James Joyce’s novel A Portrait of the Artist as a Young Man is often regarded as a search for true identity. The protagonist of this story is Stephen Dedalus who comes from an Irish Catholic family and whose parents often experience financial problems. Stephen grows into an alienated unsociable person who questions the flawed world and unfriendly society; he leaves his family and becomes an artist in order to express his sufferings in his works. It can be seen from this novel that the author attributes alienation and isolation from the world to the artists only; he describes Stephen as possessing namely these features. In this novel, Joyce discloses the nature of the human identity taking Stephen as an example. He points at the factors which shape human identity and shows the influence of these factors on the individual’s life; nevertheless, Stephen’s contradictory identity and his isolation from the rest of the society are not unique to the artists only because his unfortunate experiences are typical for any individual.
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To begin with, Stephen’s example testifies to the fact that certain factors influence the formation of the human identity. One of the most important factors was Stephen’s strict Catholic upbringing. His parents, especially his mother, were devout Catholics, and religion, as it is known, teaches to have hope for the better, regardless of all the tribulations. Faith has changed the lives of a number of people and its effect on identity formation is unquestionable. It was namely faith that turned Stephen into an obedient person unable to protect himself for when he had to fight for his own hand, he always heard the “voices of his father and of his masters, urging him to be a gentleman above all things and urging him to be a good catholic above all things” (Joyce and Hammer 92). As a child, Stephen was often a target for bullies at school and his inability to use force made him even more socially awkward. Namely, these factors contributed to Stephen’s becoming a contradictory individual and his doubts concerning the choice between the religious and artistic way of life.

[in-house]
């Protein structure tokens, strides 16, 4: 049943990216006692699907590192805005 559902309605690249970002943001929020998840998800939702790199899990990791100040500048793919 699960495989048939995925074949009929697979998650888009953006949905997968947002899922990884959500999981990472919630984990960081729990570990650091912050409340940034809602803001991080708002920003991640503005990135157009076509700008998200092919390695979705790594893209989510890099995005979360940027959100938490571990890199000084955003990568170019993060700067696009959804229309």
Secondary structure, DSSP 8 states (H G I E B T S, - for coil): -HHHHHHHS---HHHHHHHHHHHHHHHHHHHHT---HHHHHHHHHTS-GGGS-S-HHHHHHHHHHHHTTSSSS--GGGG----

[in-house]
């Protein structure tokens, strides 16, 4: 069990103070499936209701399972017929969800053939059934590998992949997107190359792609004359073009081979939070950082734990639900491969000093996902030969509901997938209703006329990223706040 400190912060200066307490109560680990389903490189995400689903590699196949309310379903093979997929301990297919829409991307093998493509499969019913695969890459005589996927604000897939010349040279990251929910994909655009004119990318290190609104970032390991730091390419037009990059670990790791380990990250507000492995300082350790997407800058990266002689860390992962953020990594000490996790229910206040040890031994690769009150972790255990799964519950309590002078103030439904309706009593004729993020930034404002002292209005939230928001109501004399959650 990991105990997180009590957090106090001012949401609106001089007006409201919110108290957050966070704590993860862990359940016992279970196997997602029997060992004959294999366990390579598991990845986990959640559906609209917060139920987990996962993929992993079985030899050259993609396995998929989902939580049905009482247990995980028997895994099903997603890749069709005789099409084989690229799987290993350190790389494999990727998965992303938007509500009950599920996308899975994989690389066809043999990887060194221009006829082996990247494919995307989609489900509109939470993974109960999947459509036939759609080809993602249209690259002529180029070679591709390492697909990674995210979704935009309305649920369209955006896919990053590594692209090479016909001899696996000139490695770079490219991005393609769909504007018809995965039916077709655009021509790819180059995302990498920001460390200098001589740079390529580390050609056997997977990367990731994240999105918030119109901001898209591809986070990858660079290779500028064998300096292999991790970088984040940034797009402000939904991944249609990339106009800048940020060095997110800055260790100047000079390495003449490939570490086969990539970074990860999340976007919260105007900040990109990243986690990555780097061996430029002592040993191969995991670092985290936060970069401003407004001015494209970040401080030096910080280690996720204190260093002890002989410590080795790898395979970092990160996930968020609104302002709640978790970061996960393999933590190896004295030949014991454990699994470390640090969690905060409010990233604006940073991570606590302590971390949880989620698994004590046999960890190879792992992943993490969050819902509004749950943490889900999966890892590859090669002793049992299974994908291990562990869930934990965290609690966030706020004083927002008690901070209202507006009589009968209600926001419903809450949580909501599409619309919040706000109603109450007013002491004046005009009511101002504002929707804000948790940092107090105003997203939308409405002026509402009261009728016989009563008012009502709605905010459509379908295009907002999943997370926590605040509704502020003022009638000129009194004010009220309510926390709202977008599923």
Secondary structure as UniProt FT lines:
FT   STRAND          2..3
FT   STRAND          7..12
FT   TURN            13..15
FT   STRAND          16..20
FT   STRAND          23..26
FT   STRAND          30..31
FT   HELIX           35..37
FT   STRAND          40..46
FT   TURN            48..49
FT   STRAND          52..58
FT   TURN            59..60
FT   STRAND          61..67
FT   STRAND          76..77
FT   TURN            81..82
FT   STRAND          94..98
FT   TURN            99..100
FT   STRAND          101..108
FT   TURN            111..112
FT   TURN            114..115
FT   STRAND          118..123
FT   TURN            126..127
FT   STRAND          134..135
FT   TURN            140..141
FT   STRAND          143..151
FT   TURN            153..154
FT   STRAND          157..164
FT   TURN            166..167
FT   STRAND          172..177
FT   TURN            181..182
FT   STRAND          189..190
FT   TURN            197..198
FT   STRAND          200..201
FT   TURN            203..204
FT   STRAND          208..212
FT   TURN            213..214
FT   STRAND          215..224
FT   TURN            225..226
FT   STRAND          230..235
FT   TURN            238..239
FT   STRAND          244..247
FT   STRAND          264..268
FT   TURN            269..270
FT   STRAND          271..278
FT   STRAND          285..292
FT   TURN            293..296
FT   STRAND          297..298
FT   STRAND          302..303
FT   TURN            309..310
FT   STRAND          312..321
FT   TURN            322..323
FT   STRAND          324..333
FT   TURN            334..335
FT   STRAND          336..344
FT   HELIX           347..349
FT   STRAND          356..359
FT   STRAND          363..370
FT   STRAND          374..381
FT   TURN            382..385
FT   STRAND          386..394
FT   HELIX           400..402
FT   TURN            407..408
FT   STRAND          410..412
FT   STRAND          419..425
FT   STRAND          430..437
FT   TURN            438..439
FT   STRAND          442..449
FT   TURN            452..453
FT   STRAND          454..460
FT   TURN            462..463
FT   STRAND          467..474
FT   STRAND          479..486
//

Under the influence of these factors, Stephen became isolated from society and devoted himself to art. The novel depicts what being the artist is all about. It emphasizes Stephen’s intention to “forge in the smithy of [his] soul the uncreated conscience of [his] race” (Joyce and Hammer, p. 253) because he believed that his community turned him into what he was. Giving the voice to his community in his artistic works, Stephen realized that it has always been a part of him for it has shaped his identity. Namely, the community with its religious devotion, family commitment, and political involvement made Stephen refuse it and separate from society. Moreover, it was the community and the religion of the community that turned him into an alienated individual and that made him so sensitive to the imperfections of the world. This led to his decision to go into exile and made him eager to express his dissatisfaction with the world through art.
However, though Stephen is an isolated figure, this does not mean that the struggles which he experiences are unique to the artists only. Joyce portrays him as a typical angst-driven, self-important, and misunderstood soul. These features alone do not qualify Stephen as an artist. They simply show that unhappy experiences in childhood may ruin the person’s identity and turn him/her into an isolated individual. Any person whose identity has been shaped improperly may possess these features, but this person will not necessarily become an artist. Stephen did not seem to be concerned with his alienation from the society: “He turned to appease the fierce longings of his heart before which everything else was idle and alien. He cared little that … his life had grown to be a tissue of subterfuge and falsehood” (Joyce and Hammer 107). This means that the abovementioned qualities characterize him as a weak person, rather than as an artist. All the people face tribulations in their lives and it is only a matter of how a person reacts to them. Some people tend to give in when facing problems, while others, on the contrary, get only stronger and learn from their mistakes. Stephen’s isolation was not the result of his insufficiently praised genius; it was merely his inability to handle the fight for survival.
In conclusion, Joyce’s novel A Portrait of the Artist as a Young Man will never stop initiating discussions about the issue of identity. It gives a perfect idea of how such factors as unfortunate childhood experiences, religion, and community shape the individual’s identity. Joyce concentrates on Stephen’s fight with his identity as an artist trying to show that alienation from society is typical for the artists. This fact can be questioned, because not only do artists struggle with their identities, go through problems and tribulations, and suffer from being misunderstood. All the people go through struggles and sufferings and only the person’s attitude towards life can make him/her give in to the tribulations or try and fight with them.
Joyce, James and Hammer, Langdon. A Portrait of the Artist as a Young Man. New York: Penguin Group, 2006.